So, improve the quality of life of parents of children with chronic diseases with mindfulness.

 

“Overall, results from existing studies suggest that mindfulness interventions may be beneficial for reducing symptoms and associated problems through relaxation for many chronic illnesses, including epilepsy, fibromyalgia, headaches or migraines, cancer, and asthma.” – Cynthia Riccio

 

CMCS – Center for Mindfulness and Contemplative Studies

 

This and other Contemplative Studies posts are also available on Google+ https://plus.google.com/106784388191201299496/posts and on Twitter @MindfulResearch

 

Study Summary

Anclair, M., Hjärthag, F., & Hiltunen, A. J. (2017). Cognitive Behavioural Therapy and Mindfulness for Health-Related Quality of Life: Comparing Treatments for Parents of Children with Chronic Conditions – A Pilot Feasibility Study. Clinical Practice and Epidemiology in Mental Health : CP & EMH, 13, 1–9. http://doi.org/10.2174/1745017901713010001

 

Abstract

Background:

Research on parents of children with chronic conditions has shown that this parent group frequently suffers from psychological problems such as deteriorating life quality and stress-related disorders.

Objective:

The present feasibility study focuses on Health-Related Quality of Life (HRQOL) and life satisfaction of parents of children with chronic conditions.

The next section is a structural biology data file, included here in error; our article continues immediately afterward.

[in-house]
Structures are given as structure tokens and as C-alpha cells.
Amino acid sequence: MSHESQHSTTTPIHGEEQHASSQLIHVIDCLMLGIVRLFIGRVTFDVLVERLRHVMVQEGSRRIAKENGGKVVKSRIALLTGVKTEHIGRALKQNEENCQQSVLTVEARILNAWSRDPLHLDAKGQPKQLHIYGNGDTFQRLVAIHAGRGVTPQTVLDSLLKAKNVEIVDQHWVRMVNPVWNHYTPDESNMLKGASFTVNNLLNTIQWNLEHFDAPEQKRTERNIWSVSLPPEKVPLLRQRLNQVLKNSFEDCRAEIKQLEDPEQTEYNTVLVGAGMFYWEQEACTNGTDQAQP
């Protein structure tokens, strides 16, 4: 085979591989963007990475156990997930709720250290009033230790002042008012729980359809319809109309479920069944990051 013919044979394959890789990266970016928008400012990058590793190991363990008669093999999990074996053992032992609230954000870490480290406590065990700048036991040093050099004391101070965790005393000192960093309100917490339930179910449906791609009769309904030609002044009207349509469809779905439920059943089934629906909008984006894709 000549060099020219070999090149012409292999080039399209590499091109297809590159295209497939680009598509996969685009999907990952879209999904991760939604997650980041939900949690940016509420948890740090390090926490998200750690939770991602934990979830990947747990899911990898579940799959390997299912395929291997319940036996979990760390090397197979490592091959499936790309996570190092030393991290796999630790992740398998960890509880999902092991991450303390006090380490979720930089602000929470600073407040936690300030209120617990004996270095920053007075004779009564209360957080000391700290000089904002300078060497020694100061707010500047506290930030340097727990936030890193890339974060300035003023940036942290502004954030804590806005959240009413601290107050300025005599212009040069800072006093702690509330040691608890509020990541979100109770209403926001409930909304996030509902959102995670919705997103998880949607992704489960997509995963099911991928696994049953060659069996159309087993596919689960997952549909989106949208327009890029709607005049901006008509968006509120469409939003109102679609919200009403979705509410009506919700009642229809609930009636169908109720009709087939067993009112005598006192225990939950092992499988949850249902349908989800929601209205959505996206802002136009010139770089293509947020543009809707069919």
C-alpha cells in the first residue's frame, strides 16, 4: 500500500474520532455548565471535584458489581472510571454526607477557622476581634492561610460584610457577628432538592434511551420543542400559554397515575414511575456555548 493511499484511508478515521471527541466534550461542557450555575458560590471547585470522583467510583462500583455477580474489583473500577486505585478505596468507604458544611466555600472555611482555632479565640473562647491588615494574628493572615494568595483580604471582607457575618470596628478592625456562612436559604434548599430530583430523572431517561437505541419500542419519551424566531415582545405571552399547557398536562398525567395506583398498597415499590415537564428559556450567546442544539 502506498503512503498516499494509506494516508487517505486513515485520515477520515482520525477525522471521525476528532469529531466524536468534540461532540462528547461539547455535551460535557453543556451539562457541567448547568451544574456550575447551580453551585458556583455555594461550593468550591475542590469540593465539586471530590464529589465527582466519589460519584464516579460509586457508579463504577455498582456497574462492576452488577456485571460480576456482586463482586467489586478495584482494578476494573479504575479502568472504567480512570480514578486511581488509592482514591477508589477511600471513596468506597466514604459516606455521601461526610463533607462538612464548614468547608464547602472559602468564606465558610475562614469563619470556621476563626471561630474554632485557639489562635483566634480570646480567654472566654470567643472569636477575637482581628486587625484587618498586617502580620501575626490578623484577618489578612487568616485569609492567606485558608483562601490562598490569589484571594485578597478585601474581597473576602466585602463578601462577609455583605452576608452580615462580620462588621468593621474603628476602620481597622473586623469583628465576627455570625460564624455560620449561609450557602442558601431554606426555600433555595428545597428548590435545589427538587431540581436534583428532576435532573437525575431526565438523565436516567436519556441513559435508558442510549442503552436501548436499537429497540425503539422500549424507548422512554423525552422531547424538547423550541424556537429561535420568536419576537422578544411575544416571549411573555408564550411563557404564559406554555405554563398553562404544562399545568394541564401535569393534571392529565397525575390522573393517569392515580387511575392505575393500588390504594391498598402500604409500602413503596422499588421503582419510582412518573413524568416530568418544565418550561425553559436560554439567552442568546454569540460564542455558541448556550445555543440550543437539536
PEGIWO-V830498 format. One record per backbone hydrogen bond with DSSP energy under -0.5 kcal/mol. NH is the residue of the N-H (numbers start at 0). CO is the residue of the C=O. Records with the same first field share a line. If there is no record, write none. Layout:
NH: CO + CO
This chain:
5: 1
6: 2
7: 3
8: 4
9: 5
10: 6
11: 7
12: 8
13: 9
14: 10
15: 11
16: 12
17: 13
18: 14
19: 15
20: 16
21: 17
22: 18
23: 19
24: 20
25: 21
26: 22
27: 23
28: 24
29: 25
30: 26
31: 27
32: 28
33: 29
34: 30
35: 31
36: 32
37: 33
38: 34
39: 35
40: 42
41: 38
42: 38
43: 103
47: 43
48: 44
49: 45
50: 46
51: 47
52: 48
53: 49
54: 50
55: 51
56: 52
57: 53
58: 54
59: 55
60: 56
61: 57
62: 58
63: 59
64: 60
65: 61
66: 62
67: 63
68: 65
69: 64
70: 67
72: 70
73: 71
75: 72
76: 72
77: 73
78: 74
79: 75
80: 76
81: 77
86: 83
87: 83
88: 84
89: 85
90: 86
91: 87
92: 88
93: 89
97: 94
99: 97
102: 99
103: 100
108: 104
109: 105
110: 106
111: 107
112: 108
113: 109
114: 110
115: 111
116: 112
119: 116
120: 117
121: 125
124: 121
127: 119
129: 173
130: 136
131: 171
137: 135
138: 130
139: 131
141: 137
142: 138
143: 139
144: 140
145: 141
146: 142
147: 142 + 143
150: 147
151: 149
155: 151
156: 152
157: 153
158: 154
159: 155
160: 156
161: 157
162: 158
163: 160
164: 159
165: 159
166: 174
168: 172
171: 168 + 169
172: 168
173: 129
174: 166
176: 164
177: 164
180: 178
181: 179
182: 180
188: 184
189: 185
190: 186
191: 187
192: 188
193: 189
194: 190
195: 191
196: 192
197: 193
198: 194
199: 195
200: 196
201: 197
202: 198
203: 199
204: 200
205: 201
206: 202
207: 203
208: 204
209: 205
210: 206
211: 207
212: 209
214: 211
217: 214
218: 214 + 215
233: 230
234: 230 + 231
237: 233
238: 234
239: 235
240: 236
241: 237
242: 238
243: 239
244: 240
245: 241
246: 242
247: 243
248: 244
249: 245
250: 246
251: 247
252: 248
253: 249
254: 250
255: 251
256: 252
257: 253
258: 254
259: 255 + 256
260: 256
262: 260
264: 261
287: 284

Method:

The study was conducted using a repeated measures design and applied either group-based cognitive behavioural therapy (CBT; n = 10) or a group-based mindfulness programme (MF; n = 9). The study participants were wait-listed for six months.

Results:

The results indicate improvements for participants in both treatment groups regarding certain areas of HRQOL and life satisfaction. After eight group therapy sessions, parents in the two treatment groups significantly improved their Mental Component Summary (MCS) scores as well as their scores on the mental subscales Vitality, Social functioning, Role emotional and Mental health. In addition, some of the physical subscales, Role physical, Bodily pain and General health, showed considerable improvement for the MF group. When testing for clinical significance by comparing the samples with mean values of a norm population, the MCS scores were significantly lower at pre-measurements, but no significant differences were observed post-measurement. For the Physical component summary (PCS) scores, a significantly higher score was observed at post-measurement when compared to the norm population. Moreover, the results indicate improvement in life satisfaction regarding Spare time, Relation to child and Relation to partner.

Conclusion:

The study concludes that CBT and mindfulness may have a positive effect on areas of HRQOL and life satisfaction.

https://www.ncbi.nlm.nih.gov/pmc/articles/PMC5301303/